The White House has yet to issue a formal response to Nadler's requests. But Trump's shift from a cooperative stance to a more confrontational one accelerated in the past 24 hours, beginning with a series of tweets late Monday and early Tuesday, and culminating in his remarks Tuesday afternoon.
Earlier in the day Tuesday, Trump tweeted that the broadening investigation into his administration represents, "The greatest overreach in the history of our Country. The Dems are obstructing justice and will not get anything done. A big, fat, fishing expedition desperately in search of a crime, when in fact the real crime is what the Dems are doing, and have done!"
It's unclear what Trump meant by Democrats "obstructing justice," but he later repeated the idea that any legislative progress would be effectively paralyzed if Democrats pursued the investigative avenues they have already opened up.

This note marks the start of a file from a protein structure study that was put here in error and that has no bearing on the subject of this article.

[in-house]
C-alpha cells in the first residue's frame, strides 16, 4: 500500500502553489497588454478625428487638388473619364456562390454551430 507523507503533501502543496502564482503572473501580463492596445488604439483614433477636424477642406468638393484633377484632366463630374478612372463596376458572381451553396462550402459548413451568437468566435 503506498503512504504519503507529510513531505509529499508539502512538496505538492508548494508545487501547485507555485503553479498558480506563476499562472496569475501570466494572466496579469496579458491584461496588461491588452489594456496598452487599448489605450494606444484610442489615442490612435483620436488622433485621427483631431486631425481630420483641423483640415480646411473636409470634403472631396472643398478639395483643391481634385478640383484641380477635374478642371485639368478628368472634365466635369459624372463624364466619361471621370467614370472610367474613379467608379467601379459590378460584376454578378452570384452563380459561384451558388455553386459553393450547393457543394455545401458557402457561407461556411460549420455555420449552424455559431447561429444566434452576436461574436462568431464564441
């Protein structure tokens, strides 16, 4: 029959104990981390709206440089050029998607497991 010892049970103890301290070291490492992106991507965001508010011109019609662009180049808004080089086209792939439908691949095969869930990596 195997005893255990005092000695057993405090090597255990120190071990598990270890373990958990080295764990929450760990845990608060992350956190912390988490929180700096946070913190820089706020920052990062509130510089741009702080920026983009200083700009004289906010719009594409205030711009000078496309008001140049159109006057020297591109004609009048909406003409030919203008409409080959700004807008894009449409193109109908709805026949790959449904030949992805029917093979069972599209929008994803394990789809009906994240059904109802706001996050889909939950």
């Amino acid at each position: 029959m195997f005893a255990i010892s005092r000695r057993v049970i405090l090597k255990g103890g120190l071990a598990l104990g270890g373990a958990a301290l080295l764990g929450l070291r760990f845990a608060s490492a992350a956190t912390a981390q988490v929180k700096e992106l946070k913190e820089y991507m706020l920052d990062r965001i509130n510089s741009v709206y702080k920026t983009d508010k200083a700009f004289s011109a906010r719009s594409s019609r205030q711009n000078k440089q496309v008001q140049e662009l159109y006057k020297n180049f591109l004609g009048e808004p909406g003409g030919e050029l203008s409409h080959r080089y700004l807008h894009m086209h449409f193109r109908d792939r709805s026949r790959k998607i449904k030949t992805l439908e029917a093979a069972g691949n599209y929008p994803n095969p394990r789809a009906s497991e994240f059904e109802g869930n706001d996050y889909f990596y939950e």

"Instead of doing infrastructure, instead of doing healthcare, instead of doing so many things that they should be doing, they want to play games," Trump said. "It's too bad, because I'd rather see them do legislation. We negotiated out legislation with so many things that we agreed on, like infrastructure, but they want to focus on nonsense."
On Monday, Nadler issued formal document requests to 81 Trump administration officials, entities and associates, including two of Trump's sons, Eric Trump and Donald Trump Jr., as well as Trump's family owned real estate company, his 2016 campaign, his presidential transition and his inaugural committee.
Early signs indicate that several of the private individuals included on the list intend to cooperate with the committee, including Tom Barrack, Trump's longtime friend and chair of the inaugural committee.
It was unclear what particular "thing" Trump was talking about when he referred to Congress not getting "one letter" from Obama, and White House did not immediately respond to a request from CNBC to clarify the president's remarks.
One possibility could be that Trump was referring to the Obama administration's assertion of Executive Privilege in 2012, when it refused to turn over documents to the House Oversight Committee, which was investigating the Justice Department's flawed "Fast and Furious" gunrunning operation.